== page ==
On this beautiful Monday morning as I write I am looking forward to next Monday, the Feast of our Patron Saints Peter and Paul. It’s one of the ‘Red Letter’ days of the calendar when such ‘religious’ dates were noted in red print and more commonly observed.
We know quite a bit about Peter and Paul. How Peter was boisterous and impetuous, insightful on occasions, loyal, yet very human, sometimes afraid and sometimes acted in ways that he regretted. Paul – how zealous he was; firstly in his defence of the faith he knew and then protective and proclaiming Jesus as the Christ, the Messiah. I find what I think I know of Peter quite comforting; his humanity to get things wrong and to misinterpret, and yet to keep going. I also imagine Paul to be quite fiery and impatient with folk like me who take a long time to grow. He would be uncomfortable for me to be with, I would think – too intense, too learned and difficult to understand.
Peter and Paul were very different characters as are all the Saints, and indeed the saints. We can catch a glimpse of the Disciples – the twelve Jesus chose to be with him during those few short years of ministry – in the Gospels and The Acts of the Apostles. Here’s a thumb-nail picture.
Like Peter Andrew, James and John, were fishermen. Together they formed Jesus’ ‘inner circle’ becoming his closest companions. Andrew, the approachable and the go-between, was the brother of Peter; James and John, brothers and sons of Zebedee were fishermen too. They were nicknamed ‘Sons of Thunder’ perhaps because of their quick temper or their moody looks. They were also, seemingly, more ambitious than the others (Mk 10.35-40)
Philip, we can be fairly certain, was first a disciple of John the Baptiser. Jesus called him to join him along the Jordan. Philip was sincere and practical; it was he who spotted the boy with his loaves and fishes, to whom the Greeks came asking for an introduction to Jesus. It was Philip who invited Nathanael to ‘come and see’ Jesus. Nathanael was likely an orthodox Jew from his practice of ‘praying under a fig tree’. He is reputed to have travelled to India after the Resurrection where he was flayed alive!
Thomas, Didymus – the twin, was a loyal, practical, down-to-earth man; for him seeing-was-believing. He is often referred to as ‘doubting’ yet it is through our doubts, if we face them, that we are able to ask questions and grow in faith.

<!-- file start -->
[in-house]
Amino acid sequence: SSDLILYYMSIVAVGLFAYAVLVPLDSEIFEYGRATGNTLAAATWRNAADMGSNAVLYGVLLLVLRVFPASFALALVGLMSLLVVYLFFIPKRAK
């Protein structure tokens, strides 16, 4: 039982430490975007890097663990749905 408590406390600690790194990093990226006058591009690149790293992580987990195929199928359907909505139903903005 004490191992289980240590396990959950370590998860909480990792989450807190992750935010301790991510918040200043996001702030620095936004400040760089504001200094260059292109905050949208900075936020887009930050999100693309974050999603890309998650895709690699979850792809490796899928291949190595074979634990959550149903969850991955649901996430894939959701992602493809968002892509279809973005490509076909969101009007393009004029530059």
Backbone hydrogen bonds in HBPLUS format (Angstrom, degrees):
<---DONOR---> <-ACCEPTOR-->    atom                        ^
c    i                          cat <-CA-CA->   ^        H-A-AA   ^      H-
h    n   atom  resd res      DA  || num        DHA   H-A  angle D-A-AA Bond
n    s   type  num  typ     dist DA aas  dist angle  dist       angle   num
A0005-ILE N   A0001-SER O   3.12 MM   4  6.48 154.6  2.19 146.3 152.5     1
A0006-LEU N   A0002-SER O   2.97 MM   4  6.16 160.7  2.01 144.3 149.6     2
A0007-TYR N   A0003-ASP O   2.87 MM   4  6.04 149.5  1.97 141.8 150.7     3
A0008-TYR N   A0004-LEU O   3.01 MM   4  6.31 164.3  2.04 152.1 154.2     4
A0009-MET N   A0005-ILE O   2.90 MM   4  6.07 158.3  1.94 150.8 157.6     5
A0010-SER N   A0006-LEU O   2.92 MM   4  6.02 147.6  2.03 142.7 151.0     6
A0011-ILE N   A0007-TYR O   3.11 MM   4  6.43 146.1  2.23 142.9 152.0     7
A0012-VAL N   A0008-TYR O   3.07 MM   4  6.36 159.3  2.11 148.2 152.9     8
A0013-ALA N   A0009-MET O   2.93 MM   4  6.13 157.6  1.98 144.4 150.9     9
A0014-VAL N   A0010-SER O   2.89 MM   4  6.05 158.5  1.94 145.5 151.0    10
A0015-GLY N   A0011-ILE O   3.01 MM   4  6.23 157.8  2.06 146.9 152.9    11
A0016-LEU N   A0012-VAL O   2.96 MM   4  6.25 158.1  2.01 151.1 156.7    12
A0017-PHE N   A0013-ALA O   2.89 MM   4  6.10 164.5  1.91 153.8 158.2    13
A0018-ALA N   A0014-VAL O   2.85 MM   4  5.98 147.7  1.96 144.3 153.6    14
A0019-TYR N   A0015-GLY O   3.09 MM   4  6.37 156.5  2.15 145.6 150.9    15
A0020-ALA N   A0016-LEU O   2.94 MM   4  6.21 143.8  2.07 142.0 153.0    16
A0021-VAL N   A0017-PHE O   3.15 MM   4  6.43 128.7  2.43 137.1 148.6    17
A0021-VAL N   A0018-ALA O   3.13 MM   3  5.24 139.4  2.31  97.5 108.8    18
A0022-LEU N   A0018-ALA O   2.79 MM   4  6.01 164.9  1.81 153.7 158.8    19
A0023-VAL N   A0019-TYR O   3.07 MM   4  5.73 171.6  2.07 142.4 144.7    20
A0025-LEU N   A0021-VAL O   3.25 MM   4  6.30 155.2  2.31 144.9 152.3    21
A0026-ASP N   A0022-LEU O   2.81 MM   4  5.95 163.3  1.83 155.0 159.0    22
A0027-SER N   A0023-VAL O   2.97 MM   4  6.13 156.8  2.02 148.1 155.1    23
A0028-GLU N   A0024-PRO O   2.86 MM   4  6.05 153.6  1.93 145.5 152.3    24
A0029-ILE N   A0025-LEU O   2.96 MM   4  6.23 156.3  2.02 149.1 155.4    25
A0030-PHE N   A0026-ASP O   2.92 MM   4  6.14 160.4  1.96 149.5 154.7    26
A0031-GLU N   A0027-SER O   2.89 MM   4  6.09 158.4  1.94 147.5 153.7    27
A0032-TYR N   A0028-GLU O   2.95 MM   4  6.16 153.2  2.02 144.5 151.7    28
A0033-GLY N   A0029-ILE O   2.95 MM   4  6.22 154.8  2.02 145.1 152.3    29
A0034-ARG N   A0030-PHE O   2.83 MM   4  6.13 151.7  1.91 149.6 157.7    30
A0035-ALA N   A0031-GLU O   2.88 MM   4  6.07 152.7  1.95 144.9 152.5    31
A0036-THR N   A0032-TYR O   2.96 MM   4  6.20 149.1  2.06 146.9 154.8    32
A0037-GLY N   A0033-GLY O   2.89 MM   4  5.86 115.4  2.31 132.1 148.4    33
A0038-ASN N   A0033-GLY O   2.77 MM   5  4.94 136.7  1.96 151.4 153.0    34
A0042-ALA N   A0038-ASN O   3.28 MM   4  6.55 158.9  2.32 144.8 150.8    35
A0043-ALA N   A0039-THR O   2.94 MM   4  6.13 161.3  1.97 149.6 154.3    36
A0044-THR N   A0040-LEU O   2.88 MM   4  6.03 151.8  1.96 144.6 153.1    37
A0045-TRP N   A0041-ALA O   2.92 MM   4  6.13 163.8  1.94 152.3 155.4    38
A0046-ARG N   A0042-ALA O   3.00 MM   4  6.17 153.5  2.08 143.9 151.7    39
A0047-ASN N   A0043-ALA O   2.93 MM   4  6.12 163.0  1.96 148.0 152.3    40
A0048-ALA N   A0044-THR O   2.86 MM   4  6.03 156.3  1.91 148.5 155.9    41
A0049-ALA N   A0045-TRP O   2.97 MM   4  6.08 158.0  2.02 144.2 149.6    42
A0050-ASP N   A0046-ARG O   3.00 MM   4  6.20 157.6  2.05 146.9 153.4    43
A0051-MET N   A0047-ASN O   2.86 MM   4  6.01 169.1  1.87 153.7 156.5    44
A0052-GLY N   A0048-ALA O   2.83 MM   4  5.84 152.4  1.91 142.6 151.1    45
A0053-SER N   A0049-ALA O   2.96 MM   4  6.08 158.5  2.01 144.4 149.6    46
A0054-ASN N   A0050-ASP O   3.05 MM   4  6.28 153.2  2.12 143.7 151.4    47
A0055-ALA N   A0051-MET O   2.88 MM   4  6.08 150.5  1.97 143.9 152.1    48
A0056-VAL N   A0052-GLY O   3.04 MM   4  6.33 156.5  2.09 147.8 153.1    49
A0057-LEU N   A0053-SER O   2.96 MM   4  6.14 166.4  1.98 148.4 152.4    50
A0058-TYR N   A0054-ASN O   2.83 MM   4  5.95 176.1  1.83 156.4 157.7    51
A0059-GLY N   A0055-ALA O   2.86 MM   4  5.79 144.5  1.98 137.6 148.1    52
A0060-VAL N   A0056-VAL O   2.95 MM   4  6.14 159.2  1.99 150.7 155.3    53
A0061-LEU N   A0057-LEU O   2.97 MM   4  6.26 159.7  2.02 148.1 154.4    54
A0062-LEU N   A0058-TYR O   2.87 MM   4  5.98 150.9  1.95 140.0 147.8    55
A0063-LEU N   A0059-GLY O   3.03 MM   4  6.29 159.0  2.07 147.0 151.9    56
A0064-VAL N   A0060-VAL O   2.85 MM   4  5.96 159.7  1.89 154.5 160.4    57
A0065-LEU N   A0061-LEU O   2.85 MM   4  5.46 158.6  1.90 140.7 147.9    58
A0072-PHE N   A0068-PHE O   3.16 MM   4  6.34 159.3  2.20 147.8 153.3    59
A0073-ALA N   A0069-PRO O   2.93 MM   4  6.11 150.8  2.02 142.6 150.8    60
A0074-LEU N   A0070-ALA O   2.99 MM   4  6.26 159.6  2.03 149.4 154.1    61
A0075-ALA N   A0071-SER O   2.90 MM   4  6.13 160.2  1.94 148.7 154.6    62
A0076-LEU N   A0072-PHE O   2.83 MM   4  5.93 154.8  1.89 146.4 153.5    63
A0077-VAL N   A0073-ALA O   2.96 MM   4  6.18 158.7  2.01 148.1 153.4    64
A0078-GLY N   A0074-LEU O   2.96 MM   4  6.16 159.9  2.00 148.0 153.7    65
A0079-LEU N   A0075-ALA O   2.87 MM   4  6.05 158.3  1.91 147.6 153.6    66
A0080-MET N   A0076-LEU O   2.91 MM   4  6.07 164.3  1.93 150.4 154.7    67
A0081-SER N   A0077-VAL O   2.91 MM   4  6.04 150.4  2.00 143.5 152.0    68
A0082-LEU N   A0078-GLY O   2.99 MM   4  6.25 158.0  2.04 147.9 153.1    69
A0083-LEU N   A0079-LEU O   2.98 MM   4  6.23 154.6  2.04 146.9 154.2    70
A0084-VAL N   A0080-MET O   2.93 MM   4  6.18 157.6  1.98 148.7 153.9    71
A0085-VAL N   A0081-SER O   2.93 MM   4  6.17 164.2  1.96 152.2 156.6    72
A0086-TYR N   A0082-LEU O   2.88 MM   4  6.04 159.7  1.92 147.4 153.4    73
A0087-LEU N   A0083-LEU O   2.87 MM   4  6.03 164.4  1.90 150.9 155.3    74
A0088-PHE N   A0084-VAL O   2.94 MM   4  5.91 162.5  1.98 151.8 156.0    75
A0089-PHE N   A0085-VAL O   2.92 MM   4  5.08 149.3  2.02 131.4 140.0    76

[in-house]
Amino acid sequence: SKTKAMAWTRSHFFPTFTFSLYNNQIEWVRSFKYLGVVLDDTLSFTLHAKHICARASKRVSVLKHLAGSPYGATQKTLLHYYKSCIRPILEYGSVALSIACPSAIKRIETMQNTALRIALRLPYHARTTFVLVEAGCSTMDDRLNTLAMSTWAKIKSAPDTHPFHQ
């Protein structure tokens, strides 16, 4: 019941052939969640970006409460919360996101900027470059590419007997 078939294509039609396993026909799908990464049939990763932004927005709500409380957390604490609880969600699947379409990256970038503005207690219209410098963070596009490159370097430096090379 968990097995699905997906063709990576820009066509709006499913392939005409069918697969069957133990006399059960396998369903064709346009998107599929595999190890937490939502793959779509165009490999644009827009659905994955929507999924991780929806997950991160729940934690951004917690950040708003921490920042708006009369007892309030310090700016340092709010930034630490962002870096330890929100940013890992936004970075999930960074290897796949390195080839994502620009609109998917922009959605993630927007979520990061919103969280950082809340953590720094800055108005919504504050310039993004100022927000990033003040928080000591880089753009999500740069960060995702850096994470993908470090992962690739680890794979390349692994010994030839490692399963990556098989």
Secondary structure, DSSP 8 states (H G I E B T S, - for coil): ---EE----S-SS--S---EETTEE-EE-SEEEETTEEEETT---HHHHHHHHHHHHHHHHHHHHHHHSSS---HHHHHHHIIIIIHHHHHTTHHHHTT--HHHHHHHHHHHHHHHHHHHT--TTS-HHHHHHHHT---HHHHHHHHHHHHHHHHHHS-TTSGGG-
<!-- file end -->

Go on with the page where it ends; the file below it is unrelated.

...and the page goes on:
Matthew, of course, is ever known as the tax collector; one of a despised group of those who were seen as colluding with the Roman occupation. In the gospel he is a generous party host and had a great link with those on the edges, those with dubious pasts who were drawn to Jesus’ radical approach to the dignity and value of all people.
Simon the Zealot was, from the name, a religious and political dissenter. Zealots were a nationalist group and found a good deal of their support in Galilee. There may be a link here with Judas Iscariot who may also have been a zealot. This Judas has a very tarnished reputation but was it possible he was an impatient, passionately nationalistic man who tried to ‘force’ Jesus hand? Was he the only one in the group not to hail from Galilee (man of Judah), and thus be the outsider? Why did Jesus call Judas to follow him if there was no good in him?
Of James the son of Alphaeus and of Judas/Thaddaeus we can glean little but we can see that Jesus chose a very diverse group of individuals with quite different characters and talents whom to spend a significant period of time and trust the future of the work of spreading the Good News.
Jesus has chosen followers from that time to this. Those he has chosen are every bit as diverse as the first twelve. We should revel in that diversity of gifts and talents, character and temperament, shades of skin colouring and shape of eyes; revel in the fact that we are not clones, that we all have something to offer each other, our communities and the world in the further spreading of the Good News we hold precious, too precious to keep to ourselves.